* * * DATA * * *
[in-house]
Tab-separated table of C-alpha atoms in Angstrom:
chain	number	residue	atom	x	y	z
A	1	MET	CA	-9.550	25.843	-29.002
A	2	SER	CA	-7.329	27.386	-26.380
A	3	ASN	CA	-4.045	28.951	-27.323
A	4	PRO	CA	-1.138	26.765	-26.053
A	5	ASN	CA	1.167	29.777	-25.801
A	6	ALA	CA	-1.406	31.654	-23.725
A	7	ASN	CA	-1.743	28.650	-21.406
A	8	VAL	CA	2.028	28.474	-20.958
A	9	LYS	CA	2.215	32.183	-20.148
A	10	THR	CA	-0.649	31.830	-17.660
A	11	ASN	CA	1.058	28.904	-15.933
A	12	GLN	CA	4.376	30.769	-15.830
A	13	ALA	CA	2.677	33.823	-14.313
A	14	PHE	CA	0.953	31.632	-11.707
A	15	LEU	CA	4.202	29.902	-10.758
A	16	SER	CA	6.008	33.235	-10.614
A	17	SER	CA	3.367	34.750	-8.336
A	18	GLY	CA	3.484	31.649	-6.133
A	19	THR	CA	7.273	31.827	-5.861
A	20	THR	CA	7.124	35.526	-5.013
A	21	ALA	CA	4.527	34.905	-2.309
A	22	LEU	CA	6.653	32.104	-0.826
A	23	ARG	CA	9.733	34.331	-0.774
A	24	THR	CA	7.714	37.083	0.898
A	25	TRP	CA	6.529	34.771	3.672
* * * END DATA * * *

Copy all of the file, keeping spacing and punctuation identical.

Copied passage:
[in-house]
Tab-separated table of C-alpha atoms in Angstrom:
chain	number	residue	atom	x	y	z
A	1	MET	CA	-9.550	25.843	-29.002
A	2	SER	CA	-7.329	27.386	-26.380
A	3	ASN	CA	-4.045	28.951	-27.323
A	4	PRO	CA	-1.138	26.765	-26.053
A	5	ASN	CA	1.167	29.777	-25.801
A	6	ALA	CA	-1.406	31.654	-23.725
A	7	ASN	CA	-1.743	28.650	-21.406
A	8	VAL	CA	2.028	28.474	-20.958
A	9	LYS	CA	2.215	32.183	-20.148
A	10	THR	CA	-0.649	31.830	-17.660
A	11	ASN	CA	1.058	28.904	-15.933
A	12	GLN	CA	4.376	30.769	-15.830
A	13	ALA	CA	2.677	33.823	-14.313
A	14	PHE	CA	0.953	31.632	-11.707
A	15	LEU	CA	4.202	29.902	-10.758
A	16	SER	CA	6.008	33.235	-10.614
A	17	SER	CA	3.367	34.750	-8.336
A	18	GLY	CA	3.484	31.649	-6.133
A	19	THR	CA	7.273	31.827	-5.861
A	20	THR	CA	7.124	35.526	-5.013
A	21	ALA	CA	4.527	34.905	-2.309
A	22	LEU	CA	6.653	32.104	-0.826
A	23	ARG	CA	9.733	34.331	-0.774
A	24	THR	CA	7.714	37.083	0.898
A	25	TRP	CA	6.529	34.771	3.672